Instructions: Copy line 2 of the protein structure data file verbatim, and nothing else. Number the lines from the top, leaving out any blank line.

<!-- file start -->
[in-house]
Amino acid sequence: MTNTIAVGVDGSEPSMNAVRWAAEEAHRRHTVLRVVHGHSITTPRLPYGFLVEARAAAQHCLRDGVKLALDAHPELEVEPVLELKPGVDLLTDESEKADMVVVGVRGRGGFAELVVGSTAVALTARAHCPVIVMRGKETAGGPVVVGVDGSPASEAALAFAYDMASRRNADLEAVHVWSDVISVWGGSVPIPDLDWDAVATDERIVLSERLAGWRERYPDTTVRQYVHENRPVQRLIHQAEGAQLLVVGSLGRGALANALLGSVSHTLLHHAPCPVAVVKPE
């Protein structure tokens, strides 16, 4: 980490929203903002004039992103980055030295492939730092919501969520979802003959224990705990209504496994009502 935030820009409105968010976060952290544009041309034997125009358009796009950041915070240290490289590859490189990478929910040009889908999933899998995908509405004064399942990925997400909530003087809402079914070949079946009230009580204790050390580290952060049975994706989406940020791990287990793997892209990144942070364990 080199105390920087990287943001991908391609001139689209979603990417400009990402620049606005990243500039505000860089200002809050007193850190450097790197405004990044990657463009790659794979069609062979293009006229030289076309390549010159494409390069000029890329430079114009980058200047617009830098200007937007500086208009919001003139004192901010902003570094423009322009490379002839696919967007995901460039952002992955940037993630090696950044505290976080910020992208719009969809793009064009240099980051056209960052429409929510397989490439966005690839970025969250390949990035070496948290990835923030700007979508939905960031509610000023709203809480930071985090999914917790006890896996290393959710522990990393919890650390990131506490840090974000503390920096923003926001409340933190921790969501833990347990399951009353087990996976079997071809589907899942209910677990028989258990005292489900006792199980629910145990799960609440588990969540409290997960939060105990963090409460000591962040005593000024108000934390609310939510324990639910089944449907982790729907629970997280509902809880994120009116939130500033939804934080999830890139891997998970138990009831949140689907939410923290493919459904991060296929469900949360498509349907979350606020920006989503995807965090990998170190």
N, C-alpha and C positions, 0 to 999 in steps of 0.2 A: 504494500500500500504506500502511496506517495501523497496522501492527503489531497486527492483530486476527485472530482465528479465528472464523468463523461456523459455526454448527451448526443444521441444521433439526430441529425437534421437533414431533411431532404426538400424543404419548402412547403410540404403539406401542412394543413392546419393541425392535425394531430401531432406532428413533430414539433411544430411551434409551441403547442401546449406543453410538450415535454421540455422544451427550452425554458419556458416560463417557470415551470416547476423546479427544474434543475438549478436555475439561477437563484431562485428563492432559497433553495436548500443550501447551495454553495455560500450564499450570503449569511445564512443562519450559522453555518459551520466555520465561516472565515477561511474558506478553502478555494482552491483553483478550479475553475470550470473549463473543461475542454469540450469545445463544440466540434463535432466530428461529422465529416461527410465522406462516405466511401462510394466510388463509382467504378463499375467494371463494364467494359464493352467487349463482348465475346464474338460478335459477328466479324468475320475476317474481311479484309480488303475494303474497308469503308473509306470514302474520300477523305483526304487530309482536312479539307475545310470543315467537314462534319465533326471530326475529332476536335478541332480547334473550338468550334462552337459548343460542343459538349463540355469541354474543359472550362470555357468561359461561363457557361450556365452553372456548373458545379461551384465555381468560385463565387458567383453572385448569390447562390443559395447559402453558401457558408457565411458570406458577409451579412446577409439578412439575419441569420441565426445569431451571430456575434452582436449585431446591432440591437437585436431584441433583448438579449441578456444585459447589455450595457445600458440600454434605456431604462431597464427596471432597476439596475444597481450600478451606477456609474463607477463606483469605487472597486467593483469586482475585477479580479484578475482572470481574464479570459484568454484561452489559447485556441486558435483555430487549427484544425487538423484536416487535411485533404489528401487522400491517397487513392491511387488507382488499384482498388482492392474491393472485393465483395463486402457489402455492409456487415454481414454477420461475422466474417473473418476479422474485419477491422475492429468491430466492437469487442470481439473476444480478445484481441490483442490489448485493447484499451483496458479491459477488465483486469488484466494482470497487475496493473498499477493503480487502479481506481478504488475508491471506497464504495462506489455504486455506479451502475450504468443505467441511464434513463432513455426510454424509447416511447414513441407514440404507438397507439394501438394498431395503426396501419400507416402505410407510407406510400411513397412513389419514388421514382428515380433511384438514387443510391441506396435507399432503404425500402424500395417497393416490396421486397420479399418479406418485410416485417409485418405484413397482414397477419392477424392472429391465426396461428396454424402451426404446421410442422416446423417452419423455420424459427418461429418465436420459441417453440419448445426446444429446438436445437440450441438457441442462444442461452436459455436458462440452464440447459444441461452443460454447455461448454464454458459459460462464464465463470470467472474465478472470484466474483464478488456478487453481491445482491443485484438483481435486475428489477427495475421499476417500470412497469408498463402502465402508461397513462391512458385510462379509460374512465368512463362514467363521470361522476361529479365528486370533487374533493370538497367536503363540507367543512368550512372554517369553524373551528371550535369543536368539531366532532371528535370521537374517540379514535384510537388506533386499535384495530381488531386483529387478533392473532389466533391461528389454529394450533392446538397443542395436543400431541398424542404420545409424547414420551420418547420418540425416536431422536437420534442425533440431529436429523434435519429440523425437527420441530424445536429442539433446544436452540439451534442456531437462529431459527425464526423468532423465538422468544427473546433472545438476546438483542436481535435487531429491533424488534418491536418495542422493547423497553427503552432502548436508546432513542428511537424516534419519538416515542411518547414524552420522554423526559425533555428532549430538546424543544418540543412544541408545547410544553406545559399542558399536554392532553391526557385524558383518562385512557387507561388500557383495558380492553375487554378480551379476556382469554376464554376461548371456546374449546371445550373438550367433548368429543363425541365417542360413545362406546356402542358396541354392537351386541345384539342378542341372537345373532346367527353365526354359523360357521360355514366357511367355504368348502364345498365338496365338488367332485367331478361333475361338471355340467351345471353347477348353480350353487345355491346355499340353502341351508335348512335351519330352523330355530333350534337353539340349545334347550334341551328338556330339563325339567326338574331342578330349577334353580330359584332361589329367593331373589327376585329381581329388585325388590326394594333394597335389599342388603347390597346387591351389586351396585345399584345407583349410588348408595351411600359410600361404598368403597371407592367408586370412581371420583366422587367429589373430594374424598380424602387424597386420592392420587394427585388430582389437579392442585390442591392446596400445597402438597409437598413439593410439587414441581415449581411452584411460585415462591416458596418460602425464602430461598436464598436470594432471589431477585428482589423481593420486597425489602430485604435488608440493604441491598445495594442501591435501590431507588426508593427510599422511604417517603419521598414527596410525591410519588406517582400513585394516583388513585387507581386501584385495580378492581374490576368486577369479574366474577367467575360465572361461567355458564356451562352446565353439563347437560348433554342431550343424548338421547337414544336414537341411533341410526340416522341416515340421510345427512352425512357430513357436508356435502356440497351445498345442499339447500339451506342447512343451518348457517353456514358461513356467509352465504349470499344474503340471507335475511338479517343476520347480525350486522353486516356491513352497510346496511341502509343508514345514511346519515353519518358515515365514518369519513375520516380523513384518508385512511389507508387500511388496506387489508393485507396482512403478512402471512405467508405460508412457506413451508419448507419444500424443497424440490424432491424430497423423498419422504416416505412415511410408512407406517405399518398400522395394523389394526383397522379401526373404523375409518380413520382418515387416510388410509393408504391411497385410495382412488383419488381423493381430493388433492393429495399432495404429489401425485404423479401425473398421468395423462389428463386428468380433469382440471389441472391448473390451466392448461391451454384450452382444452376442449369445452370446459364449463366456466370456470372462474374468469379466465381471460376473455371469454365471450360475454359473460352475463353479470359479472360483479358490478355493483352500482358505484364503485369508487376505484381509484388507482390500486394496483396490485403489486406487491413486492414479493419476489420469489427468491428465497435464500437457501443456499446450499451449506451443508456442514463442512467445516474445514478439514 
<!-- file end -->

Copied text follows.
Amino acid sequence: MTNTIAVGVDGSEPSMNAVRWAAEEAHRRHTVLRVVHGHSITTPRLPYGFLVEARAAAQHCLRDGVKLALDAHPELEVEPVLELKPGVDLLTDESEKADMVVVGVRGRGGFAELVVGSTAVALTARAHCPVIVMRGKETAGGPVVVGVDGSPASEAALAFAYDMASRRNADLEAVHVWSDVISVWGGSVPIPDLDWDAVATDERIVLSERLAGWRERYPDTTVRQYVHENRPVQRLIHQAEGAQLLVVGSLGRGALANALLGSVSHTLLHHAPCPVAVVKPE